JLL’s Chua agrees that the impact of the ‘Diamond Decade’ will be positive. “The focus is not just on building relations between ASEAN and China; the physical connection through land and sea will also go a long way towards creating a collaborative atmosphere conducive to inter-regional trade flow.”

Enabling factors

As a single market, the AEC integration will promote economies to be more competitive and productive, hence increasing overall GDP growth within a larger internal market. Businesses would be encouraged to operate beyond their borders, hence enlarging their market share and encouraging innovation and higher value added services.

“During this eight-year Diamond period, ASEAN’s importance as a manufacturing hub will continue to attract FDIs with its lower costs and abundance of skilled labour. ASEAN’s huge reserves of natural resources also make it the ideal place to locate manufacturing facilities – it’s more convenient due to the convergence of all these favourable factors,” Tee sums it up.

Even now, the property expert observes that the income per capita among millions in ASEAN is rising sharply. This translates into strong demand for property and luxury items as the young population are keen spenders with strong purchasing power. They are not only into shopping but also travel and leisure activities, making up a significant portion of tourists in ASEAN countries.

The other group of travellers are made up of older and wealthier tourists who enjoy coming to ASEAN for its many health and wellness centres, and beautiful sceneries. Some even look to retire in ASEAN states due to its milder climate, lower cost of living and excellent medical care, in addition to friendly people and good food. Thus, geographically, ASEAN is ideally located to take advantage of visitor inflows. As a result, Tee expects medical tourism and leisure activities to ramp up from 2015.

“ASEAN is still the fastest-growing region in the world and you can be sure its lustre will last the next few decades while this decade will see more activities by China to cement its presence and influence in Southeast Asia. Thus, I am very confident that going forward, the future will still be very sustainable with great upside potential for ASEAN.”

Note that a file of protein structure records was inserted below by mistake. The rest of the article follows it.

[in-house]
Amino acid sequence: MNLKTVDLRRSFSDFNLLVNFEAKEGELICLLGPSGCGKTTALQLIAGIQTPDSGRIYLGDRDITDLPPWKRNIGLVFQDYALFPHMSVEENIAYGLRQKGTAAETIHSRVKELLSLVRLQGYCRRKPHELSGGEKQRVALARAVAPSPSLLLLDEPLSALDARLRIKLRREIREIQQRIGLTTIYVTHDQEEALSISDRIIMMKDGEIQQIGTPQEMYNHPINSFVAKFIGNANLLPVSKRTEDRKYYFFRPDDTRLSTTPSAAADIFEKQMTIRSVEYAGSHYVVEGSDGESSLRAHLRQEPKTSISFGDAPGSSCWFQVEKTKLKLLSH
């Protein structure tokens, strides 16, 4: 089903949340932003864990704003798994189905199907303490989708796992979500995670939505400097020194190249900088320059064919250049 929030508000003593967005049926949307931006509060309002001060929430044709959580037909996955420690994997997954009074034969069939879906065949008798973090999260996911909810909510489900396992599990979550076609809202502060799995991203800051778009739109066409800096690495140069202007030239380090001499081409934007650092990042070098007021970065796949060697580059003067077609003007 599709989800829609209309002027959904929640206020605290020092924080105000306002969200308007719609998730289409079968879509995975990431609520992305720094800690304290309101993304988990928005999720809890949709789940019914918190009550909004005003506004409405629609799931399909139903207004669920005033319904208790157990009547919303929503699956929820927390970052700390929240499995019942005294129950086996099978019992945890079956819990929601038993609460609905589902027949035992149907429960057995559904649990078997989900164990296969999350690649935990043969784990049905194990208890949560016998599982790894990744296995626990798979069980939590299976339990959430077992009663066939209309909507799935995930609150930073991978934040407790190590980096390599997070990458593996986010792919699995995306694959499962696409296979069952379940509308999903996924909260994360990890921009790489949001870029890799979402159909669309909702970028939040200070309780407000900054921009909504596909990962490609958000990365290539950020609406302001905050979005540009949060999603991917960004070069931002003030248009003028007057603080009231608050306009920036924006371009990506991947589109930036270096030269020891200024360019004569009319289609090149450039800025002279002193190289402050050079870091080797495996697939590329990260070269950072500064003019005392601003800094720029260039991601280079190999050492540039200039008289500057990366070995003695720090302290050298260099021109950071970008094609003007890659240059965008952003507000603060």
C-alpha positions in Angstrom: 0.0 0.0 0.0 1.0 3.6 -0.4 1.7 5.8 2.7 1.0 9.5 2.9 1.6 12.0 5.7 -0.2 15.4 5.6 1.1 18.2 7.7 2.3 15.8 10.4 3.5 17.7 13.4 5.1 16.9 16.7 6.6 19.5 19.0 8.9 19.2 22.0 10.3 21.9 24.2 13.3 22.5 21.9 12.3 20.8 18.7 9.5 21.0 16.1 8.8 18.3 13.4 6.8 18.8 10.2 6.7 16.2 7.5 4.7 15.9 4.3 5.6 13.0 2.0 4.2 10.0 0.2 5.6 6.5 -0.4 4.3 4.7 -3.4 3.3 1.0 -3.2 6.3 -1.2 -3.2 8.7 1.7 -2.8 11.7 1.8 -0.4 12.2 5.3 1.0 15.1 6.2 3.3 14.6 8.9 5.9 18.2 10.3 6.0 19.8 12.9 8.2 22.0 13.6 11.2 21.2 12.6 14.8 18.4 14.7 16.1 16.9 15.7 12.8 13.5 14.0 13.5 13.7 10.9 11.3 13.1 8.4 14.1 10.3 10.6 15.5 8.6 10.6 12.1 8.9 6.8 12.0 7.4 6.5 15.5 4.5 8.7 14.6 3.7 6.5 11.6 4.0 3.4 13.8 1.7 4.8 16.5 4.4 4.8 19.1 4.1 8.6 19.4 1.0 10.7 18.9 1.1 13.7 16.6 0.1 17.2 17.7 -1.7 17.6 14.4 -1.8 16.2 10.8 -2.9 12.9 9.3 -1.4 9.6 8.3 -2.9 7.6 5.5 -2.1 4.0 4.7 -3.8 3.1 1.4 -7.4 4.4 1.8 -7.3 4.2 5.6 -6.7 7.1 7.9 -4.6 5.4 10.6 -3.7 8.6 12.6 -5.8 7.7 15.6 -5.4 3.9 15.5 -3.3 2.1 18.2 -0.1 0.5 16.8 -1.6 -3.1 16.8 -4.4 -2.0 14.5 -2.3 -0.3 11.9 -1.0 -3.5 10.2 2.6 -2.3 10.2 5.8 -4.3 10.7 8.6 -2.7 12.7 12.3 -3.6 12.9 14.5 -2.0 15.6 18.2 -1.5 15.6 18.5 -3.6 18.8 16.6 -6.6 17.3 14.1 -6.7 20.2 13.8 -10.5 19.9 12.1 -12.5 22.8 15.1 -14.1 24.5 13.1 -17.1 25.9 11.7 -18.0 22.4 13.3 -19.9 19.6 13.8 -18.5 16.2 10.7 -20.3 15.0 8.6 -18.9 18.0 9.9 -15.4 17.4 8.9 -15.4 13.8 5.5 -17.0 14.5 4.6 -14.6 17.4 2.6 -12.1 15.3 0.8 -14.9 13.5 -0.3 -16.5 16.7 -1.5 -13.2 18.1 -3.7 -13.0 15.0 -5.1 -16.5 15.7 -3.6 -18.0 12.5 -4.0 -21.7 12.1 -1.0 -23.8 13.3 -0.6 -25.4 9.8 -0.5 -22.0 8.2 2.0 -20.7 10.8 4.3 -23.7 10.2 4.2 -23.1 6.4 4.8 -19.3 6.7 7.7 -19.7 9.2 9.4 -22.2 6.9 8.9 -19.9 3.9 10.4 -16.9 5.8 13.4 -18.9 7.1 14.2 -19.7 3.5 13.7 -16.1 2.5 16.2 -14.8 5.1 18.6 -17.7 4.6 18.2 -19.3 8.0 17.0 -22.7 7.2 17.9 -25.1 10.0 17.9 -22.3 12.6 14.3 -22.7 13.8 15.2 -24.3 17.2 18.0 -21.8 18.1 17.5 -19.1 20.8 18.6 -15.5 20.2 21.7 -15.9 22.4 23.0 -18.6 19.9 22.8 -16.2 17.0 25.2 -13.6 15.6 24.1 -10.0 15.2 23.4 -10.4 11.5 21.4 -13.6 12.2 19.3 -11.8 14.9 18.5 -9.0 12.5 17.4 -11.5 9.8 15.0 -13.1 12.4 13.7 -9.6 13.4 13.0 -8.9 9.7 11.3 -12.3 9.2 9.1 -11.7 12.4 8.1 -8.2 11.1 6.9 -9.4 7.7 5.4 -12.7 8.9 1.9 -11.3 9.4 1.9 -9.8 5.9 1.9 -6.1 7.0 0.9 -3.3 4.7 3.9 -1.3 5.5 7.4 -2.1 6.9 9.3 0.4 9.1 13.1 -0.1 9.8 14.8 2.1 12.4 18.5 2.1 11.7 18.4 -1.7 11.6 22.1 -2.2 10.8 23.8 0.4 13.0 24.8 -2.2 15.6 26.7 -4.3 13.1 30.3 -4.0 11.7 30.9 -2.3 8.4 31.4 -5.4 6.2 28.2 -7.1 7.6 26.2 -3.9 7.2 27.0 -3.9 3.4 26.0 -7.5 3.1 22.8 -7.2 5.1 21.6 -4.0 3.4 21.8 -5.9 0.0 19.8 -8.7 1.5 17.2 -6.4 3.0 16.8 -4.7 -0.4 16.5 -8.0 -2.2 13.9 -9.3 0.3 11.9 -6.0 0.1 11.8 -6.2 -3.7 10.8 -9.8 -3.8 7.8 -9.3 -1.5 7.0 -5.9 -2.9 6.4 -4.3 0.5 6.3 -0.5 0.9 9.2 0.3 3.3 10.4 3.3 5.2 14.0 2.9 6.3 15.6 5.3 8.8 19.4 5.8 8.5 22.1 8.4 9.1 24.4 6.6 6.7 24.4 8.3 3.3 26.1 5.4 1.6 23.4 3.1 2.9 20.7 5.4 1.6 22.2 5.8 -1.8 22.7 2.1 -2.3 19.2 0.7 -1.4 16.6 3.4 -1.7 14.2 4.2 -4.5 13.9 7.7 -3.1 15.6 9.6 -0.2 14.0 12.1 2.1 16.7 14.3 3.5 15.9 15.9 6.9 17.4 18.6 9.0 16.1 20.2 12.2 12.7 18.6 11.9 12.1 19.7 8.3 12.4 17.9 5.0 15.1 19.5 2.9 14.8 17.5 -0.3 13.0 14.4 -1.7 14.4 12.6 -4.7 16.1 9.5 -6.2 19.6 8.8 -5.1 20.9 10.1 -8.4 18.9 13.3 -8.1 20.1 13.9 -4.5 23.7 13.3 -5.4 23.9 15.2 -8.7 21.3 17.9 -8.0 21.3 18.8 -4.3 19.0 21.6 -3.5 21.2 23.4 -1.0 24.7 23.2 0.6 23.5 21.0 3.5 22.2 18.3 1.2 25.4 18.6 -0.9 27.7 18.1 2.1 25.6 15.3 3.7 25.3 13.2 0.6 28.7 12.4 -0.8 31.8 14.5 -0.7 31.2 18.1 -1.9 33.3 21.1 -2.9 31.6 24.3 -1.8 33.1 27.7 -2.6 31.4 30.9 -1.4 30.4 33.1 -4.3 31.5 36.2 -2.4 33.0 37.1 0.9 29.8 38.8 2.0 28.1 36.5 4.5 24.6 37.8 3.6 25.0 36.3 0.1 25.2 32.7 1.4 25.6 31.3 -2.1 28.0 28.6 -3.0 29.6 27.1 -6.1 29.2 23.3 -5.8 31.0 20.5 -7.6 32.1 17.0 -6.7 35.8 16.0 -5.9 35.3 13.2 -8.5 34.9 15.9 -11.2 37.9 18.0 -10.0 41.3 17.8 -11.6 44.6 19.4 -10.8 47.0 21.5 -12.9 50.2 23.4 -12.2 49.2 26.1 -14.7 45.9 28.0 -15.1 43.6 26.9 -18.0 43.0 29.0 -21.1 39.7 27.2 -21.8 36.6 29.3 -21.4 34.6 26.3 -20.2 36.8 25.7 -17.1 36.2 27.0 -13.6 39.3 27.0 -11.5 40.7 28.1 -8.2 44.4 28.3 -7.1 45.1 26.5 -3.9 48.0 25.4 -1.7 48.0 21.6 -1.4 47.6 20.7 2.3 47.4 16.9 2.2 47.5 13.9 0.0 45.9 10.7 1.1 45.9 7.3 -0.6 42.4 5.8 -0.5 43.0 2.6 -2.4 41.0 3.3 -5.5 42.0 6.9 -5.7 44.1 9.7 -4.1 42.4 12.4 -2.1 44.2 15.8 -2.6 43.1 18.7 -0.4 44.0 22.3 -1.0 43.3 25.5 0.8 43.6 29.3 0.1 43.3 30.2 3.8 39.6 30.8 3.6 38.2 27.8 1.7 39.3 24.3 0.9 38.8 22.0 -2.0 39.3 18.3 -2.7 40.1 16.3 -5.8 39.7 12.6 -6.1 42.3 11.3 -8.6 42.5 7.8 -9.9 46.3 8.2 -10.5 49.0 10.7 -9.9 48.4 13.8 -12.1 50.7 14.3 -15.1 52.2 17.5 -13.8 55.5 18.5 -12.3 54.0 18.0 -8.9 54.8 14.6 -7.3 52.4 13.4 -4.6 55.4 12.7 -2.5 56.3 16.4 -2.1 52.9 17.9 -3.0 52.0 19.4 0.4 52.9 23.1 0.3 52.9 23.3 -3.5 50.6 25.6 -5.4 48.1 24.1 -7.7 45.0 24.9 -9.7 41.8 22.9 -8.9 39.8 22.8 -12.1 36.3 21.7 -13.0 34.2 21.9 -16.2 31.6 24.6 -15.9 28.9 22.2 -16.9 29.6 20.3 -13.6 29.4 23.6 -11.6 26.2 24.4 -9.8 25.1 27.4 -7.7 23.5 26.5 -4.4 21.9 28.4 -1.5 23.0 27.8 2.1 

Notes the JLL report, “Amidst this potential, some ASEAN countries still face challenges of transparency, legal and political risks, and corruption. Nonetheless, selected areas have seen improvement in recent years and some risks can be mitigated.” Clearly, ASEAN is still very much under construction but with so many enabling factors, it’s a matter of time before it rises up to become an economic powerhouse in the world stage.

Enter the ASEAN age?

Big hopes are placed on ASEAN to emerge from the rubble of economic upheavals and political unrests into a prosperous, stable and peaceful region

  • Within 10 years, ASEAN’s population rose to 625 million in 2013 from 542 million in 2003, making it the third most populous region in the world after China (1.36 billion) and India (1.24 billion). It also boasts the fastest average annual population growth rate of 1.44%, faster than China’s 0.52% and India’s 1.41% during the 10-year period.
  • Its GDP per capita rose three times to USD3,837 in 2013 from USD1,342 in 2003. But the gap is extreme, from USD55,000 (Singapore) to USD1,000 (Myanmar). In the case of Indonesia, Malaysia, Thailand and the Philippines, the range is between USD2,700 and USD10,400.
  • In terms of Foreign Direct Investment (FDI), Singapore received USD61 billion, accounting for over 50% of FDI inflow into the region (2013) followed by Indonesia (15.6%), Malayvsia (9.2%), Thailand (8.6%) and Vietnam (8.4%). ASEAN has grown 6 ½ % annually since the Great Financial Crisis in 2008, although growth is now slowing somewhat. FDI in 2013 hit a record high of USD125 billion—9% of the global total.

How this wide gap in economic fortunes of member states will impact on the AEC agenda remains to be seen. Analysts have widely acknowledged that this could pose the biggest Achilles’ heel for the full implementation of a single market. Doubtless, many free trade agreements have been signed, the real challenge is how these agreements are implemented at the end of the day. How do governments balance the commitment to protect their citizens’ well-being with the commitment to integrate economically with its neighbours?

Political will is certainly needed. The main obstacles to integration according to Dr Benjamin Quinones, Chairman of Asian Solidarity Economy Council are: “Lack of synchronisation of policy for cross-border transactions and intra-ASEAN investments; institutional arrangements that are not supportive of intra-ASEAN initiatives; and endemic corruption in most ASEAN member states.”

So far, the AEC has been more of an evolving process rather than a major one-off event. Further progress is still needed on non-tariff barriers as well as regulatory harmonisation. Thus the end of 2015 is just a target which is unlikely to be met but which provides a goal post for all member states to move towards. It may well herald the beginning of a new era – the age of ASEAN, a brave new world where ASEAN leads in unifying the most diverse region in the world towards a common goal of peace, prosperity and a more equitable society.

Dr Benjamin Quinones,
Chairman of Asian Solidarity Economy Council